Alan Taylor, a professor of history at UC Davis for two decades, was awarded the Pulitzer Prize – the second of his career – for his account of a little-known episode in the history of slavery in the United States.
Taylor, the author of seven books, was named the winner of the 2014 Pulitzer Prize for history for his book “The Internal Enemy: Slavery and War in Virginia, 1772-1832.” Pulitzer jurors described it as “a meticulous and insightful account of why runaway slaves in the colonial era were drawn to the British side as potential liberators.”
Taylor, who recently joined the faculty at the University of Virginia, was in Philadelphia on Monday, preparing for a lecture there, when he received news of the award. It comes 18 years after he received his first Pulitzer for history in 1996 for “William Cooper’s Town: Power and Persuasion on the Frontier of the Early American Republic,” which used the life of 19th century novelist James Fenimore Cooper’s father as a lens for the nation’s early years.
“It’s still stunning news,” Taylor told The Associated Press. “I’m on the road right now, getting ready to do a talk tonight, so not in an optimal setting to field all this. Not that I’m complaining.”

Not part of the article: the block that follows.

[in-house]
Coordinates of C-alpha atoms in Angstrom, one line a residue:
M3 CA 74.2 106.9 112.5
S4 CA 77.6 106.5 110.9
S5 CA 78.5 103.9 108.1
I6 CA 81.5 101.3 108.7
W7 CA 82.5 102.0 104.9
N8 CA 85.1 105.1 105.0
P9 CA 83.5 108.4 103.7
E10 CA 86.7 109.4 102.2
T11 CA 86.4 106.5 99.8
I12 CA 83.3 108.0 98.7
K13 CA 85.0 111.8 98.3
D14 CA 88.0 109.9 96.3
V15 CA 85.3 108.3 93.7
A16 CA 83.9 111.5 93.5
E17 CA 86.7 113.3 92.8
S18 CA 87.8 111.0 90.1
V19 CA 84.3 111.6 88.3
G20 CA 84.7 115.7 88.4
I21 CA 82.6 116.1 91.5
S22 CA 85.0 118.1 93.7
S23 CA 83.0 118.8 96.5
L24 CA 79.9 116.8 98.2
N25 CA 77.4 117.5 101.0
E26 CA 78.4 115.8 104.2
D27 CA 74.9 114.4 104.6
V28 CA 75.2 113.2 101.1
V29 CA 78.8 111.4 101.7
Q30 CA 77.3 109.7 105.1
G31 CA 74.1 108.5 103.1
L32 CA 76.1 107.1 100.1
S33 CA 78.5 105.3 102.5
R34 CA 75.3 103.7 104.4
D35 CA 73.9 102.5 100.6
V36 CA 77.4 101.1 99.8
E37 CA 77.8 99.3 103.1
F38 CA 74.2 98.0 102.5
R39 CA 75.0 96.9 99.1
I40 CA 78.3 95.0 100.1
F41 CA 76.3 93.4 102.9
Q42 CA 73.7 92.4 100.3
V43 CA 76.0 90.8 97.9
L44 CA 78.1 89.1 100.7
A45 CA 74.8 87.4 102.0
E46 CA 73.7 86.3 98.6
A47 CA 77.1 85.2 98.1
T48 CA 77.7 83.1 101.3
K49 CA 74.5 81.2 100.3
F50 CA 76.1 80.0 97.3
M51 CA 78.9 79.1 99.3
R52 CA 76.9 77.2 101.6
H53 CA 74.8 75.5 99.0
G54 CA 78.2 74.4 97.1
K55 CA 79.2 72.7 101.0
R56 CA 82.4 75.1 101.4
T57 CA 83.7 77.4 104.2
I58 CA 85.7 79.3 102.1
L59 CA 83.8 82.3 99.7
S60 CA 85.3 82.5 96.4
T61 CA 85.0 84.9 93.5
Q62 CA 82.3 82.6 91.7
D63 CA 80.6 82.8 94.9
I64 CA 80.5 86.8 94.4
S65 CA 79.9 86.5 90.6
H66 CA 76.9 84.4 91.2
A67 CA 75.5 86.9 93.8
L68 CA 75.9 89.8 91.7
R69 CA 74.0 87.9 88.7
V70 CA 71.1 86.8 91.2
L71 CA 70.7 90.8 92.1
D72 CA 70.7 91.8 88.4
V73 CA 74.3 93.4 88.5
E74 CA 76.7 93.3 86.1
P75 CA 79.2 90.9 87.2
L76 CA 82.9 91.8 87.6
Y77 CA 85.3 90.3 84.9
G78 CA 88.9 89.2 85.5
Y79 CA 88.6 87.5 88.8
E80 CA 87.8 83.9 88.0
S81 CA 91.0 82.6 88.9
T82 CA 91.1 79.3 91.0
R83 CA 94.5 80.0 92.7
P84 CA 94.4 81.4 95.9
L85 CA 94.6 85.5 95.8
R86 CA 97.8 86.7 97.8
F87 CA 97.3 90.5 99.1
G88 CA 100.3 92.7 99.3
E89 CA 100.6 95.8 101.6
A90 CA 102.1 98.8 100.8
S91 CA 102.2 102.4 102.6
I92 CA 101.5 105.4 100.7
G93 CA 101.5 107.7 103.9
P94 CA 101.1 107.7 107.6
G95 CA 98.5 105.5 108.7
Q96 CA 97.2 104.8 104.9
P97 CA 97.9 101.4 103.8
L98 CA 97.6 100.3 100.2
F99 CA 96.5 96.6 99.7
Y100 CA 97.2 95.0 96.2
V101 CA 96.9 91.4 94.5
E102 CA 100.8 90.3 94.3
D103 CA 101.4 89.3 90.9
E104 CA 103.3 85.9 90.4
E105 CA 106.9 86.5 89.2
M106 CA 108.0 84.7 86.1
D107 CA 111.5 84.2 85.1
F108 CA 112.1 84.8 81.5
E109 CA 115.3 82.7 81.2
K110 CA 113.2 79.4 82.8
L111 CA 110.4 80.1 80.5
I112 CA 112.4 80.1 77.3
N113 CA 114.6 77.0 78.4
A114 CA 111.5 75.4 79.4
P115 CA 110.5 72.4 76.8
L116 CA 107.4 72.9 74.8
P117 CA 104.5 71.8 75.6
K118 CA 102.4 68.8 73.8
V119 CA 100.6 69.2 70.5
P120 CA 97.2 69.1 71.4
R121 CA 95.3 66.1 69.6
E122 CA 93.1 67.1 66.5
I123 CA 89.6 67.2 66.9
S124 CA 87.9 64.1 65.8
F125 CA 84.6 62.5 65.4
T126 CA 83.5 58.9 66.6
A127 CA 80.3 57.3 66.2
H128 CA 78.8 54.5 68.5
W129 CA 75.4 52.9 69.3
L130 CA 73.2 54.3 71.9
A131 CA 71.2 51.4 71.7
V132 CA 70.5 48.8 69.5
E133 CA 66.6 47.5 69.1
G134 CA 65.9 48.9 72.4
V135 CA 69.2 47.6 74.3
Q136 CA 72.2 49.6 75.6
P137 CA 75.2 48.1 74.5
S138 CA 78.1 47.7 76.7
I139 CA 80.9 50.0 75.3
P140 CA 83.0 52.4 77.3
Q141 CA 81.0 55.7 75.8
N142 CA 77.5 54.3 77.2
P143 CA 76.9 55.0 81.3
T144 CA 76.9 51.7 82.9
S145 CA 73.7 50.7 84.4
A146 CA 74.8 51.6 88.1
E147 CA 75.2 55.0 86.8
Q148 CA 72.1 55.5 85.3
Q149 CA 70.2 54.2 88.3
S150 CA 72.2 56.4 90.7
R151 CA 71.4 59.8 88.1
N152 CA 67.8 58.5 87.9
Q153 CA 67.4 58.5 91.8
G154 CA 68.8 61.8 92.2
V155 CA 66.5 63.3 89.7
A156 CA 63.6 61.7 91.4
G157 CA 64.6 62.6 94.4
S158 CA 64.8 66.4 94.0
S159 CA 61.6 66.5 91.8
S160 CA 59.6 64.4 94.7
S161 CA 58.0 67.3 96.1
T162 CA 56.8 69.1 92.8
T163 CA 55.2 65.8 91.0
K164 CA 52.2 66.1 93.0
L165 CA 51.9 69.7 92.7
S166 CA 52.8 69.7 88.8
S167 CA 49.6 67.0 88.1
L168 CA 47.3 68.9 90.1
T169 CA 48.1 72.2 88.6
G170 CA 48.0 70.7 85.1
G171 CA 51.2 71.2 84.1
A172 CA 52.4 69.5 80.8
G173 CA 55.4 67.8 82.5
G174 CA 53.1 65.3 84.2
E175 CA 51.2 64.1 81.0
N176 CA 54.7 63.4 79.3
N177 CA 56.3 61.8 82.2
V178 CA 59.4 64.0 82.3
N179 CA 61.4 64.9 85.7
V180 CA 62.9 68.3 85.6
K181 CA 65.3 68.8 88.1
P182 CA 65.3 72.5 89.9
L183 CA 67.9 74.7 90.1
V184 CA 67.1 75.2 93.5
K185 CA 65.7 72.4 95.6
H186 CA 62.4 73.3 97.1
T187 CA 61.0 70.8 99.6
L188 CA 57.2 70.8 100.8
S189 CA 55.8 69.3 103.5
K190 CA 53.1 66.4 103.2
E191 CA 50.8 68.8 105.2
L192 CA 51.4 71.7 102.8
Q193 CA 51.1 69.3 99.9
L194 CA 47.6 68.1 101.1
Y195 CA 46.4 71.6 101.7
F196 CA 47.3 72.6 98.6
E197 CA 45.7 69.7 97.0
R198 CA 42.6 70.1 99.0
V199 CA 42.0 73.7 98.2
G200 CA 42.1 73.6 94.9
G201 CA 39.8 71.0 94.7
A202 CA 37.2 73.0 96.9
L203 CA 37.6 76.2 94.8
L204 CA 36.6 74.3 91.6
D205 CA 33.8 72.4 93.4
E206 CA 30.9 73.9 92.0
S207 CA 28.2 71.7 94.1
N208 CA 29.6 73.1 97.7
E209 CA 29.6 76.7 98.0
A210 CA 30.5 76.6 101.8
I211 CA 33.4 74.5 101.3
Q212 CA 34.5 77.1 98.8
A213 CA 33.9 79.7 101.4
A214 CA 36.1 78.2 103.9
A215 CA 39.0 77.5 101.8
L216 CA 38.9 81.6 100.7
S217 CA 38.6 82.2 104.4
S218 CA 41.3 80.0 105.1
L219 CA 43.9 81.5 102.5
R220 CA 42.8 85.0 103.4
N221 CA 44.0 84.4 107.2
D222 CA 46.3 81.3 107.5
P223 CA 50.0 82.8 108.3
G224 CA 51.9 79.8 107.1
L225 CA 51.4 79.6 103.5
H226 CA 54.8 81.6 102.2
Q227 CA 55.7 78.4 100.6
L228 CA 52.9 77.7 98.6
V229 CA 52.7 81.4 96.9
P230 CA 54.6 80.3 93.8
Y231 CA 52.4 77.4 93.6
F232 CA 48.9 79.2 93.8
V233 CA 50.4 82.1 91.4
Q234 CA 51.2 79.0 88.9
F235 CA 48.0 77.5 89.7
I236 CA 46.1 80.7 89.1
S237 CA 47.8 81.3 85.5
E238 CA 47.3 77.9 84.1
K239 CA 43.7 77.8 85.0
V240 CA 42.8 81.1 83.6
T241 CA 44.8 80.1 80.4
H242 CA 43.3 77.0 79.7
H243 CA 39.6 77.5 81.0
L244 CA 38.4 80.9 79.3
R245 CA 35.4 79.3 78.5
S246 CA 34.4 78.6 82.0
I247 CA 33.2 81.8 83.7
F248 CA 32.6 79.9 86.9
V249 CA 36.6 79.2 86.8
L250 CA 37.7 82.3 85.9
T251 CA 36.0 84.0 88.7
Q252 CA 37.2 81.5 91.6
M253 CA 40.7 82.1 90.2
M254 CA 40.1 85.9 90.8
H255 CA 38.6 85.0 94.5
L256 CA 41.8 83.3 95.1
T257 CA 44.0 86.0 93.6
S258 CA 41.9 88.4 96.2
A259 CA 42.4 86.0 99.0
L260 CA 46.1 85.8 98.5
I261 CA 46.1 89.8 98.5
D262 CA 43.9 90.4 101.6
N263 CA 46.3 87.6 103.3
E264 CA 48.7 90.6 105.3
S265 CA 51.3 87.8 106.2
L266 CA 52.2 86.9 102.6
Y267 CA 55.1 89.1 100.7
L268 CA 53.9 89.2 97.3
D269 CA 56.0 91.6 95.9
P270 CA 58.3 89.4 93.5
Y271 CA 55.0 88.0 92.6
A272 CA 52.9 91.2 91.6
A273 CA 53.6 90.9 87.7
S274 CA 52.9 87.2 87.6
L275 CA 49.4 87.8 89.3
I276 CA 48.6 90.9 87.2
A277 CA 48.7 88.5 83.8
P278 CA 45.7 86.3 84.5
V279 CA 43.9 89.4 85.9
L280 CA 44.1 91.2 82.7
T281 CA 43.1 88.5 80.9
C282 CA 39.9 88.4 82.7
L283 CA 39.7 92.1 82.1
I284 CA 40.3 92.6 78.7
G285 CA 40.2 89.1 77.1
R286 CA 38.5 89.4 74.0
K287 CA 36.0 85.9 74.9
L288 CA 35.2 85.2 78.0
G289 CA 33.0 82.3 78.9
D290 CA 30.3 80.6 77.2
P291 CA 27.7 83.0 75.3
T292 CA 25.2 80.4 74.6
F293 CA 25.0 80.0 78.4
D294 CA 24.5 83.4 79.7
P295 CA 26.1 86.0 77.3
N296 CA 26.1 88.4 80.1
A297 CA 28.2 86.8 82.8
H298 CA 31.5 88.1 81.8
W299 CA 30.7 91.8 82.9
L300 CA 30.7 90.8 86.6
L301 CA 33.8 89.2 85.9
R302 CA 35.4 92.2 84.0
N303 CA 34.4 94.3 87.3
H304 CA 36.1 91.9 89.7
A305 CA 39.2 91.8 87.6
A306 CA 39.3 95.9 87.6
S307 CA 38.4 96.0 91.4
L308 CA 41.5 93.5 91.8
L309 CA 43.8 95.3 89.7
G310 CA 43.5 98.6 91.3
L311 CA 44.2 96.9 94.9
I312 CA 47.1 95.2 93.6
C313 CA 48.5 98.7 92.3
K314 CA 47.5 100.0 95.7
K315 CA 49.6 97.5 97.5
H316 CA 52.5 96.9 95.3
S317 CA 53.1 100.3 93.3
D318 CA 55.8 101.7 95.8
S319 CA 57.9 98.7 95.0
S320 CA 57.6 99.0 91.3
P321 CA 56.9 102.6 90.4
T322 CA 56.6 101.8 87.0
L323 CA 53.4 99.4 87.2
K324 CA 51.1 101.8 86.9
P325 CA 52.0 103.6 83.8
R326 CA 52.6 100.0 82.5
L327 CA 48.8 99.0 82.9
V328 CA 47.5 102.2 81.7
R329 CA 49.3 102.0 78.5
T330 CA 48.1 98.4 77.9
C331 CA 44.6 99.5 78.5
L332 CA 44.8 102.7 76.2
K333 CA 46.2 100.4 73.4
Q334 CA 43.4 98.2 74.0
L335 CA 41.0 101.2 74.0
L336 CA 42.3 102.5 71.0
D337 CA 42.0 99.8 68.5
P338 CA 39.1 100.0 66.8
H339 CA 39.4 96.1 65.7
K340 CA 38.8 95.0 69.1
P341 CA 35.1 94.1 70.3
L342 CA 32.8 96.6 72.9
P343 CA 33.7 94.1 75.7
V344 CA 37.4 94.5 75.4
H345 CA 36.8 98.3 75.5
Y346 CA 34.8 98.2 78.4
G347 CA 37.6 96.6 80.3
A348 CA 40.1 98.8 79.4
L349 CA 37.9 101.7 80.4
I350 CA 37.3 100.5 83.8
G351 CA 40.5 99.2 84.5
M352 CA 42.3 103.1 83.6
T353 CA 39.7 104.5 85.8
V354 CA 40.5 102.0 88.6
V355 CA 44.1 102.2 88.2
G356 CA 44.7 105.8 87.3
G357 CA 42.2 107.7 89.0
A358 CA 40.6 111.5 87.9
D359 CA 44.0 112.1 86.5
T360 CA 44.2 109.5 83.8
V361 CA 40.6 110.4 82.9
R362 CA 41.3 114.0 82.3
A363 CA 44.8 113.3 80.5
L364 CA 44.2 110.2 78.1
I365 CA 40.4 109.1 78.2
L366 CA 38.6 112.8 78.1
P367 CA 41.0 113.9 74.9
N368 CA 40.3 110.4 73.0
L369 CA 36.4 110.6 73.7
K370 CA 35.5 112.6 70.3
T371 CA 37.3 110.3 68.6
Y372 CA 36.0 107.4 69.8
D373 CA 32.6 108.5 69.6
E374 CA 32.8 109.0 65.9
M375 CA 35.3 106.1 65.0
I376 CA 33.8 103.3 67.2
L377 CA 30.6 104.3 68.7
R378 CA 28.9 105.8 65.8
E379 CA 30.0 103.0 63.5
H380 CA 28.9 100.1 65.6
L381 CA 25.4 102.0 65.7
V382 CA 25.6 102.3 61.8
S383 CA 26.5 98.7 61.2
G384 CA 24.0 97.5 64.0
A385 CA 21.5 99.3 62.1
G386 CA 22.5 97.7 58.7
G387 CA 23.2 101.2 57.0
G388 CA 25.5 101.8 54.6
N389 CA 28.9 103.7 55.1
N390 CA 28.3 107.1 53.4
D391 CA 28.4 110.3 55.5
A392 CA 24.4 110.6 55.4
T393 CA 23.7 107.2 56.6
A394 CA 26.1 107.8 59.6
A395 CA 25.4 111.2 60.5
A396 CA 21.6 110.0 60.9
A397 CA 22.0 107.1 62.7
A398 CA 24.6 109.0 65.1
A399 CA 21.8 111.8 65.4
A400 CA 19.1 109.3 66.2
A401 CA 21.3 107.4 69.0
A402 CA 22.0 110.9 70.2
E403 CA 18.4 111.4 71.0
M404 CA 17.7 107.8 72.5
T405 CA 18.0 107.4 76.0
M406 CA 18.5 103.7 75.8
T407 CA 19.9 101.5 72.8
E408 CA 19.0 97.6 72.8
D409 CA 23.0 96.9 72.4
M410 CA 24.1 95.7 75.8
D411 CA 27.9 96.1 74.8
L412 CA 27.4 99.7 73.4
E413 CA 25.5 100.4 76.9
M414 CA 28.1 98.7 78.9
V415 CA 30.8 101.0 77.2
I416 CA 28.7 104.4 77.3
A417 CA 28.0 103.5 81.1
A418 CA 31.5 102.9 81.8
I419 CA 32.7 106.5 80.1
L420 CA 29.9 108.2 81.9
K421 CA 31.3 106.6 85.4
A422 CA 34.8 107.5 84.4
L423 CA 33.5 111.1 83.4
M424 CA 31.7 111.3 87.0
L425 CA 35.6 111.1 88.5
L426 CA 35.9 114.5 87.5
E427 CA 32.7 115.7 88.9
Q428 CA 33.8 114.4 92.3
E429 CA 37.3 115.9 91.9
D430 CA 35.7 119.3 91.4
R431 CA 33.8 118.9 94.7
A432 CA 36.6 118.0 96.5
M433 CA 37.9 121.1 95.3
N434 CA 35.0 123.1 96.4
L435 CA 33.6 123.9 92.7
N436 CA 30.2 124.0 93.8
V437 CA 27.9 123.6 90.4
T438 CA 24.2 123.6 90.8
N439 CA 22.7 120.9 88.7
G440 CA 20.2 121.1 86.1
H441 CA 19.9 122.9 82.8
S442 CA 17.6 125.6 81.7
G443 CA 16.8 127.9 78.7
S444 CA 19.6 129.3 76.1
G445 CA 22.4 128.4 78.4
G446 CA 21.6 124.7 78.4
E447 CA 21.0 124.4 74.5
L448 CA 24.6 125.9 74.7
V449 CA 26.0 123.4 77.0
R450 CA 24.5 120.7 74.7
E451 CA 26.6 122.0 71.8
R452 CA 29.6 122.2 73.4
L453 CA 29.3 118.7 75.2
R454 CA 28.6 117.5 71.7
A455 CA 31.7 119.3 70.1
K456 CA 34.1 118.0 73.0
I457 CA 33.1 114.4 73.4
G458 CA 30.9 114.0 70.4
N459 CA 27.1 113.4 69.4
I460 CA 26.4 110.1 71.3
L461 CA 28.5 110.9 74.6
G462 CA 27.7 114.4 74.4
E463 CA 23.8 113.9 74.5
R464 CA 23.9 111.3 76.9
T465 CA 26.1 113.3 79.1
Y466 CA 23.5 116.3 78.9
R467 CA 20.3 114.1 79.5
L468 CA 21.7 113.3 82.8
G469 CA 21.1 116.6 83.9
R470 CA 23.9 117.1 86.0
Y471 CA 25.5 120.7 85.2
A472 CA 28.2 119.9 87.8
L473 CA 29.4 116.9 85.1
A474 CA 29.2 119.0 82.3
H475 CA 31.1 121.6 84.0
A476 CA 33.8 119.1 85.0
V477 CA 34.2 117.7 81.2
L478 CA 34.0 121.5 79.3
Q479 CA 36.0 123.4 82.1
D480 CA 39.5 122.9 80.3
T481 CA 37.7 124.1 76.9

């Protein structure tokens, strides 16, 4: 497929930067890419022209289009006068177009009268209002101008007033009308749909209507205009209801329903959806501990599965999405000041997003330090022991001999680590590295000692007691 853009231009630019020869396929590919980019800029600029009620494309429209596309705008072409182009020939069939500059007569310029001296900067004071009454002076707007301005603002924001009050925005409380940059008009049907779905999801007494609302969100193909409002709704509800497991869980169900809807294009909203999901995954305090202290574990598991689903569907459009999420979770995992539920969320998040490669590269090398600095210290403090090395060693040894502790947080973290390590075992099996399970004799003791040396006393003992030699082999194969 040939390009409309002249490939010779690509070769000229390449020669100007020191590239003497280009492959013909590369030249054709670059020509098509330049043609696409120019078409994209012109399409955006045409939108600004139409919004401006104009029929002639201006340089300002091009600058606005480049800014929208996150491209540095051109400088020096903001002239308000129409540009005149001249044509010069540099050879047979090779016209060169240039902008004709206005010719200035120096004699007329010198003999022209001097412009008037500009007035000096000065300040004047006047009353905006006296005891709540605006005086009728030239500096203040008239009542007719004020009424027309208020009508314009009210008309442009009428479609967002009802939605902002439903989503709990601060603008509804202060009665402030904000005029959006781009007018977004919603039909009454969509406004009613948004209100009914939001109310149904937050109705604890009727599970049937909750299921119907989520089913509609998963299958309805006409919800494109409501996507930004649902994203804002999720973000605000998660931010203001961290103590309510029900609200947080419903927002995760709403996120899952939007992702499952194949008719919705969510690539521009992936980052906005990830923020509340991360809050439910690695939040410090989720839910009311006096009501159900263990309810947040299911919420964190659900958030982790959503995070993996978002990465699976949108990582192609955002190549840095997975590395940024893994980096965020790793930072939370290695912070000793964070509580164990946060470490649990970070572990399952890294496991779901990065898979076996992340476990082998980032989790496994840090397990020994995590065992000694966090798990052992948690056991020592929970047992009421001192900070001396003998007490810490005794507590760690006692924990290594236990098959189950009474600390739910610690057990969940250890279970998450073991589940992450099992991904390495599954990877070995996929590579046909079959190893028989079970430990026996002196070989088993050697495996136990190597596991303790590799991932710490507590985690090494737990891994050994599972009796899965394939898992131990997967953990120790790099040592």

“The Internal Enemy” tells the story of about 3,000 enslaved Africans from the Chesapeake region who escaped slavery by fleeing to the British and helping them wage war against the United States in the War of 1812.
Ron Mangun, dean of Social Sciences at UC Davis, said Monday that he was not surprised Taylor won a Pulitzer once again. He recalled reading Taylor’s first Pulitzer-winning book and being astounded by the rigorous scholarship.
Mangun described Taylor as “a person who discovers new knowledge. That’s what a good historian does. … He is an example of what the University of California is all about.”
Taylor, 58, was born in Portland, Maine. He attended Colby College and earned his doctorate in American history at Brandeis University. He taught at Boston University before joining the UC Davis faculty in 1994, teaching courses in early North American history, the history of the American West and the history of Canada.
Mangun noted that Taylor is not only a respected scholar, but also a beloved teacher. “He’s the complete package,” Mangun said. “The students love the guy.”
In 2002, Taylor received the UC Davis Prize for Undergraduate Teaching and Scholarly Achievement as well as the Phi Beta Kappa, Northern California Association, Teaching Excellence Award.
In August, he will assume his new post as the Thomas Jefferson Chair in American History at the University of Virginia.
Mangun said UC Davis hates to lose Taylor, but he will remain affiliated with the campus as a distinguished professor emeritus.
Taylor is a colonial historian, and the opportunity to occupy the Thomas Jefferson chair at the university Jefferson founded is something a scholar could hardly pass up, Mangun said.
“We celebrate this at UC Davis,” he said.
Call The Bee’s Cathy Locke, (916) 321-5287.